'She made us laugh – at ourselves and with one another'
Former Irish News columnist Anita Robinson worked for many years with the Pushkin Trust where she passed on her love of language and writing to young people. The trust's chair, Shiela McCaul, pays tribute to her
TUESDAYS will never be the same again – a morning cuppa, The Irish News and the anticipation of what Anita might be writing about this week.
Which of our little eccentricities would she expose and lay bare with her masterly use of language and a turn of phrase laced throughout with wit and humour?
This was the great feature of Anita’s writing. She provided a window into life which most of us of a similar age would recognise. She spoke for us, we had a lived understanding of where she was at, whether clearing out the “futility” room, paying her weekly visit to the hairdresser or, more recently, sharing her strategies for surviving Covid.
She introduced us to her family; her ‘Beloved Spouse’ whose loss grieved her deeply but which she bore uncomplainingly; ‘Daughter Dear’ and their mother/daughter relationship; and her lovely Aunt Molly who featured regularly and who reminded us so much of the matriarchs that we had known.
We identified with Anita to the point of rejoicing when she was happy and feeling her sadness on the few occasions that she shared her sorrows with us.
But mostly, she made us laugh – at ourselves and with one another.
She captured our little eccentricities with appropriate words and phrases, never unkind but wickedly funny. She had a quirky sense of humour and an insight into the human condition.
She talked about the symptoms of ageing and our serial ‘forgettory’; losing things in plain sight and forgetting names of people we knew; and immediately we felt better. We were all in this together.
She could be serious too and her pre-Christmas column, where she looked back on her teaching years, her Primary Three class and the annual watching of ‘The Snowman’, created by Raymond Briggs, stays with me as she shared that the ending moved her to tears while she reflected on the “wonderment of childhood” and the transience of all things.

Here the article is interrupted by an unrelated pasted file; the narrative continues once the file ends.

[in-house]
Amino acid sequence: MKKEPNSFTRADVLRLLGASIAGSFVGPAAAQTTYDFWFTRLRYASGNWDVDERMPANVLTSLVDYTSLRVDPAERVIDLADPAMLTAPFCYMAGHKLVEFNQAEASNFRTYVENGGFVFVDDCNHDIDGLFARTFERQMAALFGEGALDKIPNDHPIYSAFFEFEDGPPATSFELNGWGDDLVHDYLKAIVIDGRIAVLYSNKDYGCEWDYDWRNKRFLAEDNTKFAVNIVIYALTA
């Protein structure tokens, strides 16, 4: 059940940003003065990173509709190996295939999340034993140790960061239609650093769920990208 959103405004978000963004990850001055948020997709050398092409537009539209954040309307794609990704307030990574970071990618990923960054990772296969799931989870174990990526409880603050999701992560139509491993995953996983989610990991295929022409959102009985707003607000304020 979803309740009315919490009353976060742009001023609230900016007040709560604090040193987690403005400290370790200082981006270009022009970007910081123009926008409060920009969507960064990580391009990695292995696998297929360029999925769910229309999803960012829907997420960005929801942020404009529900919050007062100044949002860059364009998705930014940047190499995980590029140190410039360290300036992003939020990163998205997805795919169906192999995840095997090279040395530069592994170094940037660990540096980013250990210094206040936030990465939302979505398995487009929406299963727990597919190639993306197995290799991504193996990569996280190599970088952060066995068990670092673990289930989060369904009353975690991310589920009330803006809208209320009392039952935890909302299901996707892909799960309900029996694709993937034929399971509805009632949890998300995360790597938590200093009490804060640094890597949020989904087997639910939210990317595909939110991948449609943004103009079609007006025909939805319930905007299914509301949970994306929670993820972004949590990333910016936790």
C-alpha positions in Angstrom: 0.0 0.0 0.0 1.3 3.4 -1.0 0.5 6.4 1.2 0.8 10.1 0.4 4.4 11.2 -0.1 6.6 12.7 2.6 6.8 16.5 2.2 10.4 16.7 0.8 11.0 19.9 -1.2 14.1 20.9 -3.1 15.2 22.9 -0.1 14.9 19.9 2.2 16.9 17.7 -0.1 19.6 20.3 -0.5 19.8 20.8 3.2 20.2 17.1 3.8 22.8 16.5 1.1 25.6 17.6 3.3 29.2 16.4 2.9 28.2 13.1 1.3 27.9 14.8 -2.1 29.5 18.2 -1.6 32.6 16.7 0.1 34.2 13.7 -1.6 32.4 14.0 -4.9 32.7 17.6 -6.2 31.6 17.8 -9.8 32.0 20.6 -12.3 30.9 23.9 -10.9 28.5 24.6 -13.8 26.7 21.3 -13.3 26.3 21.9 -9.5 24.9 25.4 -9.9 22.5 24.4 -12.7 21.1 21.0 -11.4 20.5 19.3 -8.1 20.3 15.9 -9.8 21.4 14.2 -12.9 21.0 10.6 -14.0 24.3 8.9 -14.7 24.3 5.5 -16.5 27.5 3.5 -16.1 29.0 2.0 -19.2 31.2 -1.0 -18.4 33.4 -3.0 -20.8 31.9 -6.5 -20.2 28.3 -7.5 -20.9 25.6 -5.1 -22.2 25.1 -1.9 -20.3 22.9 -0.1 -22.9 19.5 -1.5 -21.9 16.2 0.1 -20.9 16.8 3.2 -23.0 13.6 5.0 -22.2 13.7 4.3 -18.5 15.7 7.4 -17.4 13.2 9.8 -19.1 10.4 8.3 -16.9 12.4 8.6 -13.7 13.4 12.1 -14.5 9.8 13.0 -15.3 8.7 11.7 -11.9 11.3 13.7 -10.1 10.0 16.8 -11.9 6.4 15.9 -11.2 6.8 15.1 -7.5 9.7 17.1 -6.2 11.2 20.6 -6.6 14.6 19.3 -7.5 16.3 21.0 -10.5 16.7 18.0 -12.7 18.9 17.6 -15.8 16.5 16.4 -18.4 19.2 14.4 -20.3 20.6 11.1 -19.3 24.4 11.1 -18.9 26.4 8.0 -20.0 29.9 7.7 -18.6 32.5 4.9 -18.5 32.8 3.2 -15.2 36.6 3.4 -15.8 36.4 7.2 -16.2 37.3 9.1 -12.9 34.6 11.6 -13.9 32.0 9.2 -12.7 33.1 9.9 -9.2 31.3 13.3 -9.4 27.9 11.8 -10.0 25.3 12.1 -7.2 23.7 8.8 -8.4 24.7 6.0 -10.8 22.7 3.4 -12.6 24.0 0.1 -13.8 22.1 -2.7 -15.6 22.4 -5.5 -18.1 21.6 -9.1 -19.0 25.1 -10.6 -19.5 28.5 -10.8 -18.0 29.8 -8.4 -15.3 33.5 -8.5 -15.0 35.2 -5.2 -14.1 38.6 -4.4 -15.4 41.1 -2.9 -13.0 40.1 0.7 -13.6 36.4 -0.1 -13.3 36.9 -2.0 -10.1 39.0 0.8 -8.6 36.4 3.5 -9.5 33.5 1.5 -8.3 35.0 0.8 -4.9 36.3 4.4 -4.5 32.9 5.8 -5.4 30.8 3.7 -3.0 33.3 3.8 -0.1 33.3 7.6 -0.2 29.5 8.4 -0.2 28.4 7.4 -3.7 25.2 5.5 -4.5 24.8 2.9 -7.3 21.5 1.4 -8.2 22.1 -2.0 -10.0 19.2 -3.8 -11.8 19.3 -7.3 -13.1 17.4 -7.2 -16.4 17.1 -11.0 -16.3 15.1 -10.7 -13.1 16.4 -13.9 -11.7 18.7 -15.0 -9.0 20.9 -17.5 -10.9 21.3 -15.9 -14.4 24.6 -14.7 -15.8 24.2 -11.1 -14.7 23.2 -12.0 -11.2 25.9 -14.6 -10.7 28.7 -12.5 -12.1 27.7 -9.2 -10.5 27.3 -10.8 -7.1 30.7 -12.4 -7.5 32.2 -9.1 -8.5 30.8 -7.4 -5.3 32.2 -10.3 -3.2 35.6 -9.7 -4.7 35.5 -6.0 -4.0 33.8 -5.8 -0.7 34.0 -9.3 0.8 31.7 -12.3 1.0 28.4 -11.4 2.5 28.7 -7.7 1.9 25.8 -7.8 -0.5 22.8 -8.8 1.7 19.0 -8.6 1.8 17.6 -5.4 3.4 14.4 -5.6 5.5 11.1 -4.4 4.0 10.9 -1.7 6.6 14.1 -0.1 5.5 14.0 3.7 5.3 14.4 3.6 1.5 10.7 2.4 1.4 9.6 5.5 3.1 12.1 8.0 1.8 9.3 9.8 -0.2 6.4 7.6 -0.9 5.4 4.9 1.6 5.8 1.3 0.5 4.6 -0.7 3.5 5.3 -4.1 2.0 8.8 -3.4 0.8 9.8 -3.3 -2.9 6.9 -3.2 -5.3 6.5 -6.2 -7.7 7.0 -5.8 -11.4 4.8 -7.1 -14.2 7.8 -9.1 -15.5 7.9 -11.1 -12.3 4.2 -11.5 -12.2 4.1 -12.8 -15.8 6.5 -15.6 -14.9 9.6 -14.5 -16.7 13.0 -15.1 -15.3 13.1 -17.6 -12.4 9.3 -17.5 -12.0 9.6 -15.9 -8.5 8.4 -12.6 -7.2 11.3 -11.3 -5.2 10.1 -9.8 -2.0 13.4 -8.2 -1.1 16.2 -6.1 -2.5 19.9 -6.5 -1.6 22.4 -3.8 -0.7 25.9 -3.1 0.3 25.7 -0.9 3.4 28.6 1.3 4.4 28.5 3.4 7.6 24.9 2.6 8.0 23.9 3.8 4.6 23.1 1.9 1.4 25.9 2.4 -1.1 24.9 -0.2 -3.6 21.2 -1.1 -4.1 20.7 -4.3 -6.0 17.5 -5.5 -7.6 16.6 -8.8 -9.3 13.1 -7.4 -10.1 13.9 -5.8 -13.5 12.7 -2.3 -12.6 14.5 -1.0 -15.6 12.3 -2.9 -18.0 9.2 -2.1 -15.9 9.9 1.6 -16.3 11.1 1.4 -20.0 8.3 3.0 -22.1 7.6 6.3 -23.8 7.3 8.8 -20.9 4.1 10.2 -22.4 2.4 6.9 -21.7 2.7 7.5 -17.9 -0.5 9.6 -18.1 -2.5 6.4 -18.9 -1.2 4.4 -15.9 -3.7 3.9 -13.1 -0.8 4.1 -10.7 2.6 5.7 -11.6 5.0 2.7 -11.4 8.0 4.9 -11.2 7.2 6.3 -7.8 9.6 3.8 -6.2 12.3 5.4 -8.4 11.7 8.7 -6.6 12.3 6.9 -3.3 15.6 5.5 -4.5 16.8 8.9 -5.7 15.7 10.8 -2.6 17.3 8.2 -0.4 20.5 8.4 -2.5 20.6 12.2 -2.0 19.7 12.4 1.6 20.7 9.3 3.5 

I have known Anita for almost six decades; from the time that we were students together at St Mary's teacher training college in Belfast, and even then, she stood out from the crowd.
Tastefully attired, with killer heels, beautiful red hair, and porcelain skin, she was never going to be overlooked.
Confident and charming, she developed her career path and had an aura that drew people to her. She valued friendship and cherished her friends, some of whom she had known from childhood and had been there in good times and bad.
I was delighted to catch up with her again, when, following her retirement from teaching, the Duchess of Abercorn invited her to become a facilitator/ teacher educator with the Pushkin Trust.
Here, she shared her love for language and creativity with teachers and children. She held us spellbound as she dismantled our yearly themes in a flurry of prose and poetry with her unique ‘take’ on a subject which stimulated beautiful pieces of writing.
I last spoke to Anita on the morning prior to her going into hospital. I rang her landline (she “couldn’t be doing” with mobile phones), and she answered with her usual laconic “Hello darling”.
We talked for an unbelievable 60 minutes, caught up with one another’s lives and had she not told me, I would never have guessed that she was about to pack a bag for admission to hospital the following day.
I would be hard pressed to remember the details of our lengthy chat, but I know that we laughed, reminisced, and set the world to rights as old friends do. She had been remarkably calm and unflurried as we looked forward to brighter days and our annual reunion with Betty and Marie a few months hence.
I wished her well, promised prayers and will forever treasure the memory of a beautiful and talented friend and that final conversation.
We never got round to talking about an afterlife, but I like to think of a “Loving Spouse,” there, waiting, with outstretched arms.